Strategies for Navigating Transnational Projects

Room 42 is recorded before a live studio audience

In this episode, Nancy Small and Bernadette Longo discuss their book, “Transnational Research in Technical Communication: Realities and Reflections,” a collection of stories about designing, conducting, analyzing, and delivering projects that cross national borders.

Wednesday November 10th @ 8:30 AM Pacific/US

In this episode

Dr. Nancy Small is an Assistant Professor of English and the Director of First Year Writing at the University of Wyoming. She joined UW as a tenure-track faculty in 2016, after 25 years on the teaching faculty at Texas A&M. The last six of those were spent at the branch campus in Qatar. Her work has been published in journals such as Peitho: Journal of the Coalition of Feminist Scholars in the History of Rhetoric & Composition, the Journal of Technical Writing and Communication, and the Journal of Usability Studies as well as in scholarly books about transnational and intercultural issues such as The Routledge Handbook to Communication and Gender and Western Higher Education in Asia and the Middle East: Politics, Economics, and Pedagogy. Her monograph, Feminist Sensemaking through Storytelling: USAmerican Women in Qatar, is based on ethnographic research of the white expatriate community during her six years living and working in the Middle East. Her current projects include an article on reading handmade material artifacts as textual memoirs of their erased makers, and a book-length project on rhetoric, place making, and public memory in the USAmerican West. In support of this last project, she received a spring 2021 fellowship with the Wyoming Institute for Humanities Research.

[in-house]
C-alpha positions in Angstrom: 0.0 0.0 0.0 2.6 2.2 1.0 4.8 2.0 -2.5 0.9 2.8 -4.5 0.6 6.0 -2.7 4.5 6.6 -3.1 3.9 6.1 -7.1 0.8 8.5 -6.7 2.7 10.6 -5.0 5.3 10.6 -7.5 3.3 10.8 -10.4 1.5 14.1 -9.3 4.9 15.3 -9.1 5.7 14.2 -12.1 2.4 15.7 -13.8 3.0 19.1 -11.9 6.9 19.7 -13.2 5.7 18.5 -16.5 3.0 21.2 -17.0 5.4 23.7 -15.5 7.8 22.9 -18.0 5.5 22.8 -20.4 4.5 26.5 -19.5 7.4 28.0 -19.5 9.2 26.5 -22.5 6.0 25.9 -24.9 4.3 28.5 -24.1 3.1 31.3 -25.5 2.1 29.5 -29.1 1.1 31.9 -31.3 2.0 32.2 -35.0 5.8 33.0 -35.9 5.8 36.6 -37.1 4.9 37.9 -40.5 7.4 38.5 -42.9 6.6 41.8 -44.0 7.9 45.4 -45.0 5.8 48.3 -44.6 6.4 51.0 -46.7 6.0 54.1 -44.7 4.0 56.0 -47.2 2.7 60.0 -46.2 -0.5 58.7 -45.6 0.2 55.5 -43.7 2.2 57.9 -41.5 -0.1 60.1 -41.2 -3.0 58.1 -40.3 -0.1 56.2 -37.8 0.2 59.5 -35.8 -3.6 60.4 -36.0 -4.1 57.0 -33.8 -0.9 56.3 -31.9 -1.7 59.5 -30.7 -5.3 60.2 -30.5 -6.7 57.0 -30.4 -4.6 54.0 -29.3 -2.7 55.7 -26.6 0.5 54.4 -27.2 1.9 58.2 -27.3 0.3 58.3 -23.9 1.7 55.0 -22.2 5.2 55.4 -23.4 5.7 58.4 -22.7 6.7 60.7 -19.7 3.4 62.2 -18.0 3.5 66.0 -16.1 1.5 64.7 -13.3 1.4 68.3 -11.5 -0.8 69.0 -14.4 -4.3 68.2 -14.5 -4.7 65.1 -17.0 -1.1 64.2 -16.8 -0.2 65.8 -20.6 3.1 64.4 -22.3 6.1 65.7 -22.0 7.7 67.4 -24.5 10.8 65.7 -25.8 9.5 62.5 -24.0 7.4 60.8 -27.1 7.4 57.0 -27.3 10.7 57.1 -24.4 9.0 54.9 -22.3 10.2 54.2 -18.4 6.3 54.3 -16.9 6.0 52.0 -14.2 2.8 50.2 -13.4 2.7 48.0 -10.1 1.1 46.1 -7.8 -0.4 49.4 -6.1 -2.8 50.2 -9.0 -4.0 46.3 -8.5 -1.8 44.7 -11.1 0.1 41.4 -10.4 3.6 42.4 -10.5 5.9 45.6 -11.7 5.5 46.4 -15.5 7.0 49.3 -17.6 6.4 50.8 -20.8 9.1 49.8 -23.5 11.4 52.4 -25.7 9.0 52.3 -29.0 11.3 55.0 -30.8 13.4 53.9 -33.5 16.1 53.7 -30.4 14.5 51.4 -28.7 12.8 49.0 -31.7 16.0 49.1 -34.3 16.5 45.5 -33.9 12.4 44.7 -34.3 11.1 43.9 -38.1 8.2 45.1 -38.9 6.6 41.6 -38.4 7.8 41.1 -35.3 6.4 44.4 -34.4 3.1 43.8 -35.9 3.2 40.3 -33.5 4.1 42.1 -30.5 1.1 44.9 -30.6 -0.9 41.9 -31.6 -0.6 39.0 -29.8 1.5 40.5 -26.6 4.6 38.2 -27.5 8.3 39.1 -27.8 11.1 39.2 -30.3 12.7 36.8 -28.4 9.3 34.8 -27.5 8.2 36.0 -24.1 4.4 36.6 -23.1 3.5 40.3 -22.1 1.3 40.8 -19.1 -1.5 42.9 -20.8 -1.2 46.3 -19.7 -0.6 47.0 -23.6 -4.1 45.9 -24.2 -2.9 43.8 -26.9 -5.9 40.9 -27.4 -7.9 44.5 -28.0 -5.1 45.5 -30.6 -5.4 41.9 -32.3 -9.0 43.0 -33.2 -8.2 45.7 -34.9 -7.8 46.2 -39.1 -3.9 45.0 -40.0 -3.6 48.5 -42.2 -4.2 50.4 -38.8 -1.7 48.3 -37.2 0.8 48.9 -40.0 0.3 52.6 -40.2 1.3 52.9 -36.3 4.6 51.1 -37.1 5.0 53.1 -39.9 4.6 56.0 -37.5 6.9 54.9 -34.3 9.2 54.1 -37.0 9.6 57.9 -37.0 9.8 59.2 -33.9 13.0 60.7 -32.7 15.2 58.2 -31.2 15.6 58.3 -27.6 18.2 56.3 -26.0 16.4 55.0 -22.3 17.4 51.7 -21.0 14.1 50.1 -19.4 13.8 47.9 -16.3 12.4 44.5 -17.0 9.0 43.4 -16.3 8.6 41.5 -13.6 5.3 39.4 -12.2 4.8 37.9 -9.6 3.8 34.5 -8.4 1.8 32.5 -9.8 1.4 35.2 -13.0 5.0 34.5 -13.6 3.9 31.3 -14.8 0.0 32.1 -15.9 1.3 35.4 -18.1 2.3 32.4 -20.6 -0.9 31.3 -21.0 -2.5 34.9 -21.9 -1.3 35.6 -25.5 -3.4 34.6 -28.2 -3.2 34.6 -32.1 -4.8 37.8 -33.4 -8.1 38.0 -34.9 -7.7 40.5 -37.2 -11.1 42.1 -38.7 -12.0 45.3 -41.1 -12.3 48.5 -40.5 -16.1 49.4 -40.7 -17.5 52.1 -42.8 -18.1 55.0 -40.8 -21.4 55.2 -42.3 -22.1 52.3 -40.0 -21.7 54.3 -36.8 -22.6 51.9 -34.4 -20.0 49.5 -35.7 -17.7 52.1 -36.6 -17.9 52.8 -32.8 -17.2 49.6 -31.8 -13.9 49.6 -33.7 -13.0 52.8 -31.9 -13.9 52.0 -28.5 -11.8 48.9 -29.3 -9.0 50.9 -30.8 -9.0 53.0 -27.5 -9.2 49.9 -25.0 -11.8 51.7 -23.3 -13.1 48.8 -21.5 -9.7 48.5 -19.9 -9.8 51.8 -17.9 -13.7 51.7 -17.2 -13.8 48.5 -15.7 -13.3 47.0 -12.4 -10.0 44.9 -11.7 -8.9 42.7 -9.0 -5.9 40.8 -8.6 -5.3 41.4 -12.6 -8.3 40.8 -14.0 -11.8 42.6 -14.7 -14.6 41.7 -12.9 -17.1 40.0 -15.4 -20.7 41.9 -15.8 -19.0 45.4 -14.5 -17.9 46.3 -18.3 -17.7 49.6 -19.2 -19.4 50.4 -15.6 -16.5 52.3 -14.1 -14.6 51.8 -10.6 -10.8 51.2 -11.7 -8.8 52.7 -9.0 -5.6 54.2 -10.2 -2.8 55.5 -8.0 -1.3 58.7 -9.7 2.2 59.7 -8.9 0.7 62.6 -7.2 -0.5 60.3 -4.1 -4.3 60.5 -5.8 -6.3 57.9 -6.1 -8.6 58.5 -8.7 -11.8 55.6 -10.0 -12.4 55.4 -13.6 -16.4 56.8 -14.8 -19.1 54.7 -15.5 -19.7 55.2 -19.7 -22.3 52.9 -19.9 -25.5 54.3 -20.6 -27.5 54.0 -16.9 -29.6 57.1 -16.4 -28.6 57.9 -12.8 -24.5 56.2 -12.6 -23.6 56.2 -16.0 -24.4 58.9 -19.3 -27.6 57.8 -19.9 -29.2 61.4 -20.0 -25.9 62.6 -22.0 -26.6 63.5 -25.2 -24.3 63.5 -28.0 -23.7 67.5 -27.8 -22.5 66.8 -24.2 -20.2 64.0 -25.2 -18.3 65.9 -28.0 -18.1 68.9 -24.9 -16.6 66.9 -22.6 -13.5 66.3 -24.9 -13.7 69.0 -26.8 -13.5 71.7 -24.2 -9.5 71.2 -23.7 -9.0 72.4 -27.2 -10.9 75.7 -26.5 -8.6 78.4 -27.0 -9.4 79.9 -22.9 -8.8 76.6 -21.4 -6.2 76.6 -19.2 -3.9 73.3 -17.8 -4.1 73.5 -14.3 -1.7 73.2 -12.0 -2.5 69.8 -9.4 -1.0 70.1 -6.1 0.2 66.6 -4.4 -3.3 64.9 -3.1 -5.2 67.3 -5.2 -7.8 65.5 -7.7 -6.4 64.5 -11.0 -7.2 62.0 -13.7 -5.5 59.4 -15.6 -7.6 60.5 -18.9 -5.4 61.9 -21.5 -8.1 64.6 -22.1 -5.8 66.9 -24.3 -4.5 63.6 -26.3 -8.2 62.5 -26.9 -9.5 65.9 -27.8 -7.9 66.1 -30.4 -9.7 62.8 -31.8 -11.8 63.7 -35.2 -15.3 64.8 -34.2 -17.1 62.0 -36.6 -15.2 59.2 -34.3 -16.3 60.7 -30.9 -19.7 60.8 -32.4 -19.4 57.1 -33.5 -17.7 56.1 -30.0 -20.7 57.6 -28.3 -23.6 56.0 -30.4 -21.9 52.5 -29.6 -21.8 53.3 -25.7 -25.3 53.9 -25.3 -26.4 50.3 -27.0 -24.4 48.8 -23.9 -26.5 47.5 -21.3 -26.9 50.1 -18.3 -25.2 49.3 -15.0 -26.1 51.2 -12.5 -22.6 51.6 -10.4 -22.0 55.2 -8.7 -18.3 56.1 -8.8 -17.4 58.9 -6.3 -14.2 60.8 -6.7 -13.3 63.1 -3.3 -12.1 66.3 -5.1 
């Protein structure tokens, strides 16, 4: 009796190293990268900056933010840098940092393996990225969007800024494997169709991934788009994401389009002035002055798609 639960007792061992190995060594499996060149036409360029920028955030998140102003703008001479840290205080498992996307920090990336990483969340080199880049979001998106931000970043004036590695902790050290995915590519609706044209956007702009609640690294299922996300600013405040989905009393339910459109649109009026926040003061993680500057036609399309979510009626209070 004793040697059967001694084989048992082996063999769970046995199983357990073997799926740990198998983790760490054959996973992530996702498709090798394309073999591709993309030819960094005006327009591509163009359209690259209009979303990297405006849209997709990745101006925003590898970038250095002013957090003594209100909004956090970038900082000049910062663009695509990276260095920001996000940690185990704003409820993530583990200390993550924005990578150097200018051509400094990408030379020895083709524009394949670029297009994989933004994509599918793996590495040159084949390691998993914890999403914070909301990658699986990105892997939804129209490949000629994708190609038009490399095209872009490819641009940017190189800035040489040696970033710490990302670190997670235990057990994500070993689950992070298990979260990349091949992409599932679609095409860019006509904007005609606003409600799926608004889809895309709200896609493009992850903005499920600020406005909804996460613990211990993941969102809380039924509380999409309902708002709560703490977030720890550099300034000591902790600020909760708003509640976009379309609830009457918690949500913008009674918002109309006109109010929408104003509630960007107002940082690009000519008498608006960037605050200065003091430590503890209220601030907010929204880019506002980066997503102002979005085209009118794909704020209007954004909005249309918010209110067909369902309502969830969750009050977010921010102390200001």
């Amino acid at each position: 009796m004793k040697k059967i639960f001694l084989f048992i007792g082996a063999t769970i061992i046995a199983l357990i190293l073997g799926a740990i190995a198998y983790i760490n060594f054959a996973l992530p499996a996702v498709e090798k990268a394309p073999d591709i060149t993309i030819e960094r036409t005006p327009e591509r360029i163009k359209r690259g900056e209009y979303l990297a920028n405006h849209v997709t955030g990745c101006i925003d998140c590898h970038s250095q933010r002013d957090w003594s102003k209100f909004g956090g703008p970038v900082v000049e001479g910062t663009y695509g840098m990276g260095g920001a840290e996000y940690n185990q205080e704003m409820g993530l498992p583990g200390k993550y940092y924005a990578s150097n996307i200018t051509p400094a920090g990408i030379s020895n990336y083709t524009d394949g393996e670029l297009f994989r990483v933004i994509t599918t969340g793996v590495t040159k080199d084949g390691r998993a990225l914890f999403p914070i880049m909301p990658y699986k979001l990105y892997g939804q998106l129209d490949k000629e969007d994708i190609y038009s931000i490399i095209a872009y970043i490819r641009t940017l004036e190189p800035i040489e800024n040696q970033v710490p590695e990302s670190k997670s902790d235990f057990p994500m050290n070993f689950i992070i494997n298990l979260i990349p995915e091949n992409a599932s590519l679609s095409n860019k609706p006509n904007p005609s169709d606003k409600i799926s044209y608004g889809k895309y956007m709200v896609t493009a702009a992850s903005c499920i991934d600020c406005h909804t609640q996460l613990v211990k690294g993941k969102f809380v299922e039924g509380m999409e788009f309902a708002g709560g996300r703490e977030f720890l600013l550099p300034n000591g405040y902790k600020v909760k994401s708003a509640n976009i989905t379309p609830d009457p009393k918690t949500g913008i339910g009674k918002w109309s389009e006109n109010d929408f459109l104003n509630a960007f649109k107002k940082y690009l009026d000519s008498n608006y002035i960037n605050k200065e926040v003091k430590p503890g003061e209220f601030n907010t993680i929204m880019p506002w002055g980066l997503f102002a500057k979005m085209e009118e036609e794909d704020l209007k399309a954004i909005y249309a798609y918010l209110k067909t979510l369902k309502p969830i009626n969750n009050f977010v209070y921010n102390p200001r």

Bernadette Longo is an associate professor in the Department of Humanities at New Jersey Institute of Technology. She is the author of Spurious Coin: A History of Science, Management, and Technical Writing (SUNY Press, 2000), Edmund Berkeley and the Social Responsibility of Computer Professionals (ACM Press, 2015), and Words and Power: Computers, Language, and U.S. Cold War Values (Springer Press, forthcoming 2021). She is the co-editor of Critical Power Tools: Technical Communication and Cultural Studies (SUNY Press, 2006) and The IEEE Guide to Writing in the Engineering and Technical Fields (IEEE Press, 2017). Dr. Longo has also written and presented numerous journal articles and conference papers. She currently enjoys life by a small lake in New Jersey.

When preparing work for delivery to stakeholders and/or for publication, editors, reviewers, and other readers generally want a sanitized version of the project in direct, IMRaD-driven terms that deny space for reflection, struggle, or even failure. Nancy Small and Bernadette Longo discuss their book, “Transnational Research in Technical Communication: Realities and Reflections,” a collection of stories from the trenches. They have witnessed first hand the legal, practical, and ethical challenges that emerge even during activities that seem relatively simple and straightforward. They will share a sampling of the stories of difficulties technical and professional communication (TPC) researchers and practitioners have faced, their strategies for navigating those challenges, and their reflections over how their projects changed or even failed. In this episode of Room 42, we’ll discuss the vast challenges of designing, conducting, analyzing, and delivering outcomes of projects that cross national borders.

Resources

Nancy Small, Ph.D.

Email: nancy.small@uwyo.edu

Website: https://www.nancysmall.org 

Academia: https://wyoweb.academia.edu/NancyLivelySmall 

Google Scholar: https://scholar.google.com/citations?user=zsH3_WIAAAAJ&hl=en

Her latest book: Feminist Sensemaking Through Storytelling: USAmerican Women in Qatar (2022)

Bernadette Longo, Ph.D.

Email: blongo@njit.edu

Faculty Page: https://people.njit.edu/faculty/blongo 

Academia: https://njit.academia.edu/BernadetteLongo 

Google Scholar: https://scholar.google.com/citations?user=WiqipjMAAAAJ&hl=en 

Her Books:


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